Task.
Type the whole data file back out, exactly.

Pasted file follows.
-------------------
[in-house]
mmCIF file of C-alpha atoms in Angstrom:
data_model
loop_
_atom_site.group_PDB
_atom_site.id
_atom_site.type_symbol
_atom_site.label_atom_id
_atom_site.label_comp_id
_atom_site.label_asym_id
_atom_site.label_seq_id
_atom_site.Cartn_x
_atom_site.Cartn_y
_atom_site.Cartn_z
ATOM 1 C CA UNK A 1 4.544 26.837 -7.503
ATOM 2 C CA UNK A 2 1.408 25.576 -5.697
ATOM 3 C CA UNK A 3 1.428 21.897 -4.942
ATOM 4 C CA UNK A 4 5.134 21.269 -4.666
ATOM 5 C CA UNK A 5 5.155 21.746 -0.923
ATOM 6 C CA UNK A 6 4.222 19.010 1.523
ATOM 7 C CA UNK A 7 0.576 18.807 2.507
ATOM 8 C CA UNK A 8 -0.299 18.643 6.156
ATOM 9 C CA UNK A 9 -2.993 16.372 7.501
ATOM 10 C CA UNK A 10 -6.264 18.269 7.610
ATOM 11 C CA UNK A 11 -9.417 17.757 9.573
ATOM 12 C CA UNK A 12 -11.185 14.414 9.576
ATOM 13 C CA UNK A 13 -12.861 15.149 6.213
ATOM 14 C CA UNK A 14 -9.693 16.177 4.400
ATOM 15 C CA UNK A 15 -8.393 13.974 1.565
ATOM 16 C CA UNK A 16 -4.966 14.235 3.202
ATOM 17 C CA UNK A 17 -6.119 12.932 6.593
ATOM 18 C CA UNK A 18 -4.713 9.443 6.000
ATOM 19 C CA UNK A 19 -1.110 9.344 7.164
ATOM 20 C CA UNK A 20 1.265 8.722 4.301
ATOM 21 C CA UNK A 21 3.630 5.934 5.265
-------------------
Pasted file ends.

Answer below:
[in-house]
mmCIF file of C-alpha atoms in Angstrom:
data_model
loop_
_atom_site.group_PDB
_atom_site.id
_atom_site.type_symbol
_atom_site.label_atom_id
_atom_site.label_comp_id
_atom_site.label_asym_id
_atom_site.label_seq_id
_atom_site.Cartn_x
_atom_site.Cartn_y
_atom_site.Cartn_z
ATOM 1 C CA UNK A 1 4.544 26.837 -7.503
ATOM 2 C CA UNK A 2 1.408 25.576 -5.697
ATOM 3 C CA UNK A 3 1.428 21.897 -4.942
ATOM 4 C CA UNK A 4 5.134 21.269 -4.666
ATOM 5 C CA UNK A 5 5.155 21.746 -0.923
ATOM 6 C CA UNK A 6 4.222 19.010 1.523
ATOM 7 C CA UNK A 7 0.576 18.807 2.507
ATOM 8 C CA UNK A 8 -0.299 18.643 6.156
ATOM 9 C CA UNK A 9 -2.993 16.372 7.501
ATOM 10 C CA UNK A 10 -6.264 18.269 7.610
ATOM 11 C CA UNK A 11 -9.417 17.757 9.573
ATOM 12 C CA UNK A 12 -11.185 14.414 9.576
ATOM 13 C CA UNK A 13 -12.861 15.149 6.213
ATOM 14 C CA UNK A 14 -9.693 16.177 4.400
ATOM 15 C CA UNK A 15 -8.393 13.974 1.565
ATOM 16 C CA UNK A 16 -4.966 14.235 3.202
ATOM 17 C CA UNK A 17 -6.119 12.932 6.593
ATOM 18 C CA UNK A 18 -4.713 9.443 6.000
ATOM 19 C CA UNK A 19 -1.110 9.344 7.164
ATOM 20 C CA UNK A 20 1.265 8.722 4.301
ATOM 21 C CA UNK A 21 3.630 5.934 5.265